Grafted by two branches to make a single tree

All families are grafted from two branches.  Where these branches meet you find one family tree.  Then the one family tree is grafted together with another branch to make another family.  And before long, especially with a big family, you have a full bush.  It is not really a tree, because out of one graft can come many lines, unless you are an only child.

My fathers  was the graft of the Hannigan and Donohue branches.  The Hannigan clan initially settled in North New York City, the area that now constitutes the Bronx. The Donohue clan settled in the area between Hyde Park, Dedham and Milton Massachusetts – an area that would be designated as Readville. Through years of researching, both surnames have been butchered in their spelling.  This makes it hard to establish an ancestral lineage.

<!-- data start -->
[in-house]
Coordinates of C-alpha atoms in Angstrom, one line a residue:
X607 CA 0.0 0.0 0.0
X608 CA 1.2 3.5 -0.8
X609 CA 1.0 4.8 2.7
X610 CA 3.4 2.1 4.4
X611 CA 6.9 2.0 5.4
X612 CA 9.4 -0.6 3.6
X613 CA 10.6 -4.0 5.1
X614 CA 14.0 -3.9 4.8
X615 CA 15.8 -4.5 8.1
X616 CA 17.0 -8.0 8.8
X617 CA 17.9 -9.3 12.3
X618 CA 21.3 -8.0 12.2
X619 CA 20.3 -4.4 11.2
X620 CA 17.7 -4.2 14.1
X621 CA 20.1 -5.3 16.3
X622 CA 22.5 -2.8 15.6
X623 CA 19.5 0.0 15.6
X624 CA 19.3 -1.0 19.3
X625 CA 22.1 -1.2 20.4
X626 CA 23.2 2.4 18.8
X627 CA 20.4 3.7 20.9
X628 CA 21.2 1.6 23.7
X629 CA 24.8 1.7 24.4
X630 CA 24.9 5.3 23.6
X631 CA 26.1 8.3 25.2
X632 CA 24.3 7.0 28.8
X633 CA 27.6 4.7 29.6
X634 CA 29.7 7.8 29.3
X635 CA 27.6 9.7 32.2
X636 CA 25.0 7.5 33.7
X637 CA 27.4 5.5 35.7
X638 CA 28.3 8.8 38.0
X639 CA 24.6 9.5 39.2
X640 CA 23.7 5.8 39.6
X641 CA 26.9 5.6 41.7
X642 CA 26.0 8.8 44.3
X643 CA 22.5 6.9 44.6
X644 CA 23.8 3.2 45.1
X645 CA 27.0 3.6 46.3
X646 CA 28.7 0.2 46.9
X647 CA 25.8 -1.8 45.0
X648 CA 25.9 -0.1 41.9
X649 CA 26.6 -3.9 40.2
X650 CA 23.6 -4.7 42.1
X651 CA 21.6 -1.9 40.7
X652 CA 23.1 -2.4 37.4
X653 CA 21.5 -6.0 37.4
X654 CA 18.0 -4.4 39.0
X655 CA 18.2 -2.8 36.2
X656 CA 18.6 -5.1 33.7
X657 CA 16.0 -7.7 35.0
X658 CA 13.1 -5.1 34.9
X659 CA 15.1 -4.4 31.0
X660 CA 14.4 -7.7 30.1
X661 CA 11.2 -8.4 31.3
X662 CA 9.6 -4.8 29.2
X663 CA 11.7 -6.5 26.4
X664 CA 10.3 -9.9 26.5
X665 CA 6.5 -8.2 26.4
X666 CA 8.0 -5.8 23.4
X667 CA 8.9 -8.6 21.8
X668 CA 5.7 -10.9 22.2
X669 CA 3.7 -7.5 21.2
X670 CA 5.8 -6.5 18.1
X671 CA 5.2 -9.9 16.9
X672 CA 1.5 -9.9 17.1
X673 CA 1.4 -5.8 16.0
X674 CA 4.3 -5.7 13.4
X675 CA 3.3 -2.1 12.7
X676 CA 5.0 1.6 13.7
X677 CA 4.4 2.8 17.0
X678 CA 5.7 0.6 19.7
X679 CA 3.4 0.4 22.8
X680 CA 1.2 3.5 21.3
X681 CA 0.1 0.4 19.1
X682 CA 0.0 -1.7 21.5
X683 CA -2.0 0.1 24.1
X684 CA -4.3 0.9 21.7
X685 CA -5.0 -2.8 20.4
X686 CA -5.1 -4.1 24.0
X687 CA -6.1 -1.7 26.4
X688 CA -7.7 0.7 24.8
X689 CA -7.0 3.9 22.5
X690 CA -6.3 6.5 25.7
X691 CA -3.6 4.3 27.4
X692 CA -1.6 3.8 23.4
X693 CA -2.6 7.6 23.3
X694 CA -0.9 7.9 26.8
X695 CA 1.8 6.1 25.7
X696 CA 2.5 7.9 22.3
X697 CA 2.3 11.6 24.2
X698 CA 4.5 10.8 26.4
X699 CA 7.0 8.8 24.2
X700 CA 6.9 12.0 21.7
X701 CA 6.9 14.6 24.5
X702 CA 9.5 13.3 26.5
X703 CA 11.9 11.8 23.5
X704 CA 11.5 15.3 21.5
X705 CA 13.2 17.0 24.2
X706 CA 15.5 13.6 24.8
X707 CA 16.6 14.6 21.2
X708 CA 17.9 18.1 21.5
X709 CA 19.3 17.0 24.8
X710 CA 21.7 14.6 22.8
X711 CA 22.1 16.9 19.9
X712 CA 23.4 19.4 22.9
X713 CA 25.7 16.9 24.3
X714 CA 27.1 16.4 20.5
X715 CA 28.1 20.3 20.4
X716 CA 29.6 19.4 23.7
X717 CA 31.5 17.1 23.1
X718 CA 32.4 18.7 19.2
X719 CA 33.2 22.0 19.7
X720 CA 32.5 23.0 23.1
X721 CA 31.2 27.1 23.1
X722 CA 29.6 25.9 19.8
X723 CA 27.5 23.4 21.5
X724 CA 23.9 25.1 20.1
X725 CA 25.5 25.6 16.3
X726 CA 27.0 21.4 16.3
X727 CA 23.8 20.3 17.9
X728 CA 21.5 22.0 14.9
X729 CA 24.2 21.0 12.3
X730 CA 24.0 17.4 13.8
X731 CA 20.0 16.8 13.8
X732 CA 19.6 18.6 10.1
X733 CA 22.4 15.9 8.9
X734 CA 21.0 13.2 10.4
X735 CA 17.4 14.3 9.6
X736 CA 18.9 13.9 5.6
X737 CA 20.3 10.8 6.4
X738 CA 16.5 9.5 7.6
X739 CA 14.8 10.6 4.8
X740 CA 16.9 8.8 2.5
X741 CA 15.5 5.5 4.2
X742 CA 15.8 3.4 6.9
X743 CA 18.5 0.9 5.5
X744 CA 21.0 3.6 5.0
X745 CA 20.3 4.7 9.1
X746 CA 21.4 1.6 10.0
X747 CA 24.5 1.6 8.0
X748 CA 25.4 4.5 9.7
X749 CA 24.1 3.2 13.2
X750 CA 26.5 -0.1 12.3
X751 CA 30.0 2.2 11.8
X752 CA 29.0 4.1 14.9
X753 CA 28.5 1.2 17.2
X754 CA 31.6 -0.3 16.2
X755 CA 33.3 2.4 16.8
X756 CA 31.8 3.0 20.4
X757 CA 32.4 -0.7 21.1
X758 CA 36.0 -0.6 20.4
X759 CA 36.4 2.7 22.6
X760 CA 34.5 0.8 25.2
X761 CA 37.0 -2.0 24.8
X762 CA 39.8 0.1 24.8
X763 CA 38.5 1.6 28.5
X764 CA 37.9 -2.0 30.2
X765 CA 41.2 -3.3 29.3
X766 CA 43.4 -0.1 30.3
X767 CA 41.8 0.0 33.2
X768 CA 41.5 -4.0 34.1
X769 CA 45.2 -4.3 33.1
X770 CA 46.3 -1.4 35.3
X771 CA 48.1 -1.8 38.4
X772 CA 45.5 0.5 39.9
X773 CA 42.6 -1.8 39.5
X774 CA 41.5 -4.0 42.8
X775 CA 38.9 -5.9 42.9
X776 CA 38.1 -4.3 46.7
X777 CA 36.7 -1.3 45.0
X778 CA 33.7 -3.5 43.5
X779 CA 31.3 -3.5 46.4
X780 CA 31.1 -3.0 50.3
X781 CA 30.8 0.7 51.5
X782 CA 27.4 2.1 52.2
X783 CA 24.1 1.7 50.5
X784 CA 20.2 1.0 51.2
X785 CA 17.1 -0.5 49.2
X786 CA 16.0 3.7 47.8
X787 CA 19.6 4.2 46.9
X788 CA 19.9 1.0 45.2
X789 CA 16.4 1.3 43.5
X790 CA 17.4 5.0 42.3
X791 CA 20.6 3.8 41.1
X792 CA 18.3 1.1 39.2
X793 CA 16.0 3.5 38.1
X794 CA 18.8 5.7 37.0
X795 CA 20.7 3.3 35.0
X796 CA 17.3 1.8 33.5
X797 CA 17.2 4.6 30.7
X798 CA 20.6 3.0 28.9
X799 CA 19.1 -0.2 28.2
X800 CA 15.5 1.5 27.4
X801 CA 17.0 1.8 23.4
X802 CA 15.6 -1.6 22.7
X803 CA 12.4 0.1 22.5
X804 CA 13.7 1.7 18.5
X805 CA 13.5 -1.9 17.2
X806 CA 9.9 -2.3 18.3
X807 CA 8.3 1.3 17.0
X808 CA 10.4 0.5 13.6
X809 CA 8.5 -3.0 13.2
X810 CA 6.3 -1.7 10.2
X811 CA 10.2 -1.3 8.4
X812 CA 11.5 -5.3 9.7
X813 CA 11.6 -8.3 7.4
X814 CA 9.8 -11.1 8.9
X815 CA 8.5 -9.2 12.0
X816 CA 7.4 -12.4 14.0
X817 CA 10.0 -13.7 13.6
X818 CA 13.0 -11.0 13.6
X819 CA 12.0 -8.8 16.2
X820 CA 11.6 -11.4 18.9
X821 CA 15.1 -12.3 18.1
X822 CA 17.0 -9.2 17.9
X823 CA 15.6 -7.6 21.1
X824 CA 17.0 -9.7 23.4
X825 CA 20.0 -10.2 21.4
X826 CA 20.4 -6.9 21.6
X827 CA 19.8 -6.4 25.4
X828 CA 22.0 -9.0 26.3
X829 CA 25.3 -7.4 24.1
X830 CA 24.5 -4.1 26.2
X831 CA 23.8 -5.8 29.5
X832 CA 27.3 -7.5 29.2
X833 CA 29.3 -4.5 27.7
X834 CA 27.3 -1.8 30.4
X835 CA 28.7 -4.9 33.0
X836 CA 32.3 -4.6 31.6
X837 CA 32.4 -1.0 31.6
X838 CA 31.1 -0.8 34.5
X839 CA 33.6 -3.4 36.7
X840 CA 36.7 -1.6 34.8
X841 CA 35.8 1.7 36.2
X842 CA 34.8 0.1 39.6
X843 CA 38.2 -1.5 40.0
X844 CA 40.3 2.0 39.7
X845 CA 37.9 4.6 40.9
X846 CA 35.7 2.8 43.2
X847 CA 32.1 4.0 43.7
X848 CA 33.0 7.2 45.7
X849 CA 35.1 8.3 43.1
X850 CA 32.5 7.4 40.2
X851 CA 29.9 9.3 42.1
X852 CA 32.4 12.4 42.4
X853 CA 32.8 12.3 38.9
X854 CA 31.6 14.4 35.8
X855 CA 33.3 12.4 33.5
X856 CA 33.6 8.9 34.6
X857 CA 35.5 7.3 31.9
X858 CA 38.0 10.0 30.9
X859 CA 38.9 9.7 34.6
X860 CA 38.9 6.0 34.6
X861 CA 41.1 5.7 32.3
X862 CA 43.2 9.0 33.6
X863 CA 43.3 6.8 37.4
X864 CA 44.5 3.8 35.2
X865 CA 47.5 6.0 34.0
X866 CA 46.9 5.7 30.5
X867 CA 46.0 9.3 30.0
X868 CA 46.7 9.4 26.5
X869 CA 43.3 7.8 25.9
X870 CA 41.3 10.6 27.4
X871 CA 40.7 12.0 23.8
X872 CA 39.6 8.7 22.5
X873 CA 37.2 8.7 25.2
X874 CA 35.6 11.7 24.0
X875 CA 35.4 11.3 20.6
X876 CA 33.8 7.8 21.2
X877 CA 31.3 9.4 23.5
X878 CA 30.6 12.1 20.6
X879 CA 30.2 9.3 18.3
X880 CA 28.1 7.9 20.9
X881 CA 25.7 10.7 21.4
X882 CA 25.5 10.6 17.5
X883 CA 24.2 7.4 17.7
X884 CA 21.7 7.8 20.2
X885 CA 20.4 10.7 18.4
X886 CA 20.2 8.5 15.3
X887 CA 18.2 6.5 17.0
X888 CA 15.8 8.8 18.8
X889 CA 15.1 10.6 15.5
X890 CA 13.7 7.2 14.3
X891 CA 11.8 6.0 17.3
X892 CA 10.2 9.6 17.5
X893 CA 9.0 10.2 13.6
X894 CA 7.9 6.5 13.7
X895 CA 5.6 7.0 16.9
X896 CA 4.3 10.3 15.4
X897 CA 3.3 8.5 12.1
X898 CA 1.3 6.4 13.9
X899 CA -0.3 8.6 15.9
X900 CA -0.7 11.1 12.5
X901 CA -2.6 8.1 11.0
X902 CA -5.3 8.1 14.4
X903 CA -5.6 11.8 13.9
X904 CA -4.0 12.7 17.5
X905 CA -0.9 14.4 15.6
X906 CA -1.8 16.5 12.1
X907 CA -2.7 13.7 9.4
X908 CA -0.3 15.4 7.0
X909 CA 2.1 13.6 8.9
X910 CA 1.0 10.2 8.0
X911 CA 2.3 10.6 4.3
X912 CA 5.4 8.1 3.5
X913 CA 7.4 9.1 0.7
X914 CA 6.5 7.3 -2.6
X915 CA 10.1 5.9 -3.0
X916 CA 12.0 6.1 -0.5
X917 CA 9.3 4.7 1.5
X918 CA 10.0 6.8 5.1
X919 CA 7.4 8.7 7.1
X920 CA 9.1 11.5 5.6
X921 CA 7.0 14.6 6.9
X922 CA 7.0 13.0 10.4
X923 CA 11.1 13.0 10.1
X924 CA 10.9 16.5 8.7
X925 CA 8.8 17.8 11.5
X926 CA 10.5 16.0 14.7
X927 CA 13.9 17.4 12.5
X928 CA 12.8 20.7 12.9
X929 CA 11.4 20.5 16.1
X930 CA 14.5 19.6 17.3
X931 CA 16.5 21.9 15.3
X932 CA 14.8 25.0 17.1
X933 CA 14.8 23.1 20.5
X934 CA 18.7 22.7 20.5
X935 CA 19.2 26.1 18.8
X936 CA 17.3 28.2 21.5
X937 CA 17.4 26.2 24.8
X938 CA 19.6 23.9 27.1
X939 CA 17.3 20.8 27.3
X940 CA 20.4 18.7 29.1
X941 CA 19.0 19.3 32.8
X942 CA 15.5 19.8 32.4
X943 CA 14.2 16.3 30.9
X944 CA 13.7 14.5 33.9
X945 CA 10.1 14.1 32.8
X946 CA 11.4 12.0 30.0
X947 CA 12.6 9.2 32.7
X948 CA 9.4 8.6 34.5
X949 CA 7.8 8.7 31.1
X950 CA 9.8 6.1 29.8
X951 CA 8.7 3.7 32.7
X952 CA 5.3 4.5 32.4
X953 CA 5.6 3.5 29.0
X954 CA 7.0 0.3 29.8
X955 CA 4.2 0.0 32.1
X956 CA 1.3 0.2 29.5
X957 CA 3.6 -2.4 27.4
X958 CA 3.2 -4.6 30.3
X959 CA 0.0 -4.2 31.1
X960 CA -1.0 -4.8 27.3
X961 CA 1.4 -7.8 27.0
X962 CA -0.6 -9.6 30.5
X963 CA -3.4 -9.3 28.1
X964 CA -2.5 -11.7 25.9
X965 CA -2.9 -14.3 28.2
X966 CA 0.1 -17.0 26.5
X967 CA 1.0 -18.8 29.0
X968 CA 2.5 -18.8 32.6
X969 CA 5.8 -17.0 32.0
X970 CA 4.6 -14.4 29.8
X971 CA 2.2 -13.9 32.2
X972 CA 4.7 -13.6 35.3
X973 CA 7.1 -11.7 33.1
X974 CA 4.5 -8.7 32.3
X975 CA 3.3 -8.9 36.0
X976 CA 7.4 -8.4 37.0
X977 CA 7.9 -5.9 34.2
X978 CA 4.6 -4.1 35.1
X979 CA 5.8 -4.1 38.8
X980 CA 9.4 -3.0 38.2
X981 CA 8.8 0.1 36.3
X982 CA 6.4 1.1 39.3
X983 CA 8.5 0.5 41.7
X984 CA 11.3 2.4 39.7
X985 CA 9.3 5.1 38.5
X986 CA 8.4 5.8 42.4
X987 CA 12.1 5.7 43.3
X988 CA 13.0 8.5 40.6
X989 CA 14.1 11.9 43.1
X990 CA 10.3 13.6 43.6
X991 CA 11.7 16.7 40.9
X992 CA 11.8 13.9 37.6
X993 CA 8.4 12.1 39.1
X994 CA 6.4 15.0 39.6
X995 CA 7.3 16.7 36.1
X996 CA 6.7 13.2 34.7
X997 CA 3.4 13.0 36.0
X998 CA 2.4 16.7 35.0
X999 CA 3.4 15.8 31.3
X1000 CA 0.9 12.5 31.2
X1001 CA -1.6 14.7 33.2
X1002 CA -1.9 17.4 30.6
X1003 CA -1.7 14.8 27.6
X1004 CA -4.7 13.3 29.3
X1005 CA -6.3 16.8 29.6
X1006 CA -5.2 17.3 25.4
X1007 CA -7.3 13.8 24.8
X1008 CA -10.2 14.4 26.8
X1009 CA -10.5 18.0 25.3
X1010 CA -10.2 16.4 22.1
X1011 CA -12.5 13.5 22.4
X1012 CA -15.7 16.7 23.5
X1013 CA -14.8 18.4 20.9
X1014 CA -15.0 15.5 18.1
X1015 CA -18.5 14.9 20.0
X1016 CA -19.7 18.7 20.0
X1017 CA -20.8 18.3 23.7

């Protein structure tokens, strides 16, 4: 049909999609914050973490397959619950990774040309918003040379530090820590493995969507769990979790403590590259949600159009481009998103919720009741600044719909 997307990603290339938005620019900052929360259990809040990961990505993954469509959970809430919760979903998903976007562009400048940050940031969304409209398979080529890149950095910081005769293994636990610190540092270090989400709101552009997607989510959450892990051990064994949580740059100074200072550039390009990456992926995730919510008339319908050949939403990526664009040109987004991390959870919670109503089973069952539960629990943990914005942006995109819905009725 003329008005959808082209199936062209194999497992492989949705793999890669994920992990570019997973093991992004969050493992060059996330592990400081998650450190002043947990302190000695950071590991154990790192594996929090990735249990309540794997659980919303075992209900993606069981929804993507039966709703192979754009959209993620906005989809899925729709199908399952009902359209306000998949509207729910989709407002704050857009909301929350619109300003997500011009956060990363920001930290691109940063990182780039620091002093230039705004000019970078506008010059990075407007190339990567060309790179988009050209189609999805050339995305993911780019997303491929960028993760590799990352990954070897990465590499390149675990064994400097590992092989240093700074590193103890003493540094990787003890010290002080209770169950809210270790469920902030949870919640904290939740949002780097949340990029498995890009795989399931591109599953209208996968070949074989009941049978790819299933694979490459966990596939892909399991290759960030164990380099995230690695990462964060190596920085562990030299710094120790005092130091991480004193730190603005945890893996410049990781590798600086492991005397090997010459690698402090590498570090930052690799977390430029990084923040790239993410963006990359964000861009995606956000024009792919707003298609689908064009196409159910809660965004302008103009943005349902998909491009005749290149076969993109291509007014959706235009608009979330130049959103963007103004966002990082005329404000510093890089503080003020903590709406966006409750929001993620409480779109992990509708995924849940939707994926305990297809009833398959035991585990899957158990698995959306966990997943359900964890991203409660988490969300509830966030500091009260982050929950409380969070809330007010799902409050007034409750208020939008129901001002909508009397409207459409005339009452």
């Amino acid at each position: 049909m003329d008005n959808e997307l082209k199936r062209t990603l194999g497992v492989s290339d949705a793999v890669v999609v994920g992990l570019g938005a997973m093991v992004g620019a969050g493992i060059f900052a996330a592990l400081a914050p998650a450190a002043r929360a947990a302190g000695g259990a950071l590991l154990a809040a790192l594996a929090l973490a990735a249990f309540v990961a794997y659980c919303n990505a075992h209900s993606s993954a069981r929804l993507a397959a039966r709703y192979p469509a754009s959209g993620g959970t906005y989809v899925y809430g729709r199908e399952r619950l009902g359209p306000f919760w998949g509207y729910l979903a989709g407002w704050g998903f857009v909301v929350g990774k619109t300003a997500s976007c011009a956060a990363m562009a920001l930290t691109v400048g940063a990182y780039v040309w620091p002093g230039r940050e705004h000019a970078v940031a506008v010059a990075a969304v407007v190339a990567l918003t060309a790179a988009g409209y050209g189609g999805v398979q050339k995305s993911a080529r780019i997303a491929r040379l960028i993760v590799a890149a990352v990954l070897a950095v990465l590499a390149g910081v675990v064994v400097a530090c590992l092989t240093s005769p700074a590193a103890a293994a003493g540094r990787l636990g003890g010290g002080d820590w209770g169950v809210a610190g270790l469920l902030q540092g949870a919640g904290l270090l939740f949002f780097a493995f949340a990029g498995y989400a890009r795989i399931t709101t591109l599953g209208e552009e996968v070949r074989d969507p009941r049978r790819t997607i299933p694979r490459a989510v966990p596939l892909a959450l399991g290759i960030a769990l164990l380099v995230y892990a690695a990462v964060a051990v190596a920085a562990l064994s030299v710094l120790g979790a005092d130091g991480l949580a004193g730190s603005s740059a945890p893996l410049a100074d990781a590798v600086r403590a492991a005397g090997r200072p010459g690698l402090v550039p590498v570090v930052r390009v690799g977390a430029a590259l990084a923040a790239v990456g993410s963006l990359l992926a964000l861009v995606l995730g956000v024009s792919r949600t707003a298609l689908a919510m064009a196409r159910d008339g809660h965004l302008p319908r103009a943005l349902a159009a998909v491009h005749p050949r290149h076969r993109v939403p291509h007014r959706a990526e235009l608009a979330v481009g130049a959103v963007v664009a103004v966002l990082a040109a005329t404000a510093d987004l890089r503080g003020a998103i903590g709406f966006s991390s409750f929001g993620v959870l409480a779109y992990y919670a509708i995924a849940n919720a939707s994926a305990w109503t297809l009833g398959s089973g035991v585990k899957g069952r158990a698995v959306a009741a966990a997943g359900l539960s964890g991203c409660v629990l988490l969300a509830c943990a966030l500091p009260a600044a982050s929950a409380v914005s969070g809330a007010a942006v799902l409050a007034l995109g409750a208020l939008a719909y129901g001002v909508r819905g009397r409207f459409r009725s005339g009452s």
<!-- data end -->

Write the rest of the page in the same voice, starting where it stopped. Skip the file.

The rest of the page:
My mother was a graft of the Clark and Ratliff branches. While the family originally settled in Virginia, they moved across the country to settle in Adair County, Missouri and raise their families.  They became prominent land owners and farmers, spending their lives working the land to produce a crop and raise livestock.  There is a lot of history and stories have been made as these families are grafted together.

I am a graft of the Hannigan and Clark branches. Not only me, but my siblings. As a military dependent from my birth, my life has been affiliated with traveling around the world.  Some as a military dependent and some as a member of the military.

So the story goes on. Each branch grafted to another to form a new portion of the tree (or bush).  These are our stories.

 

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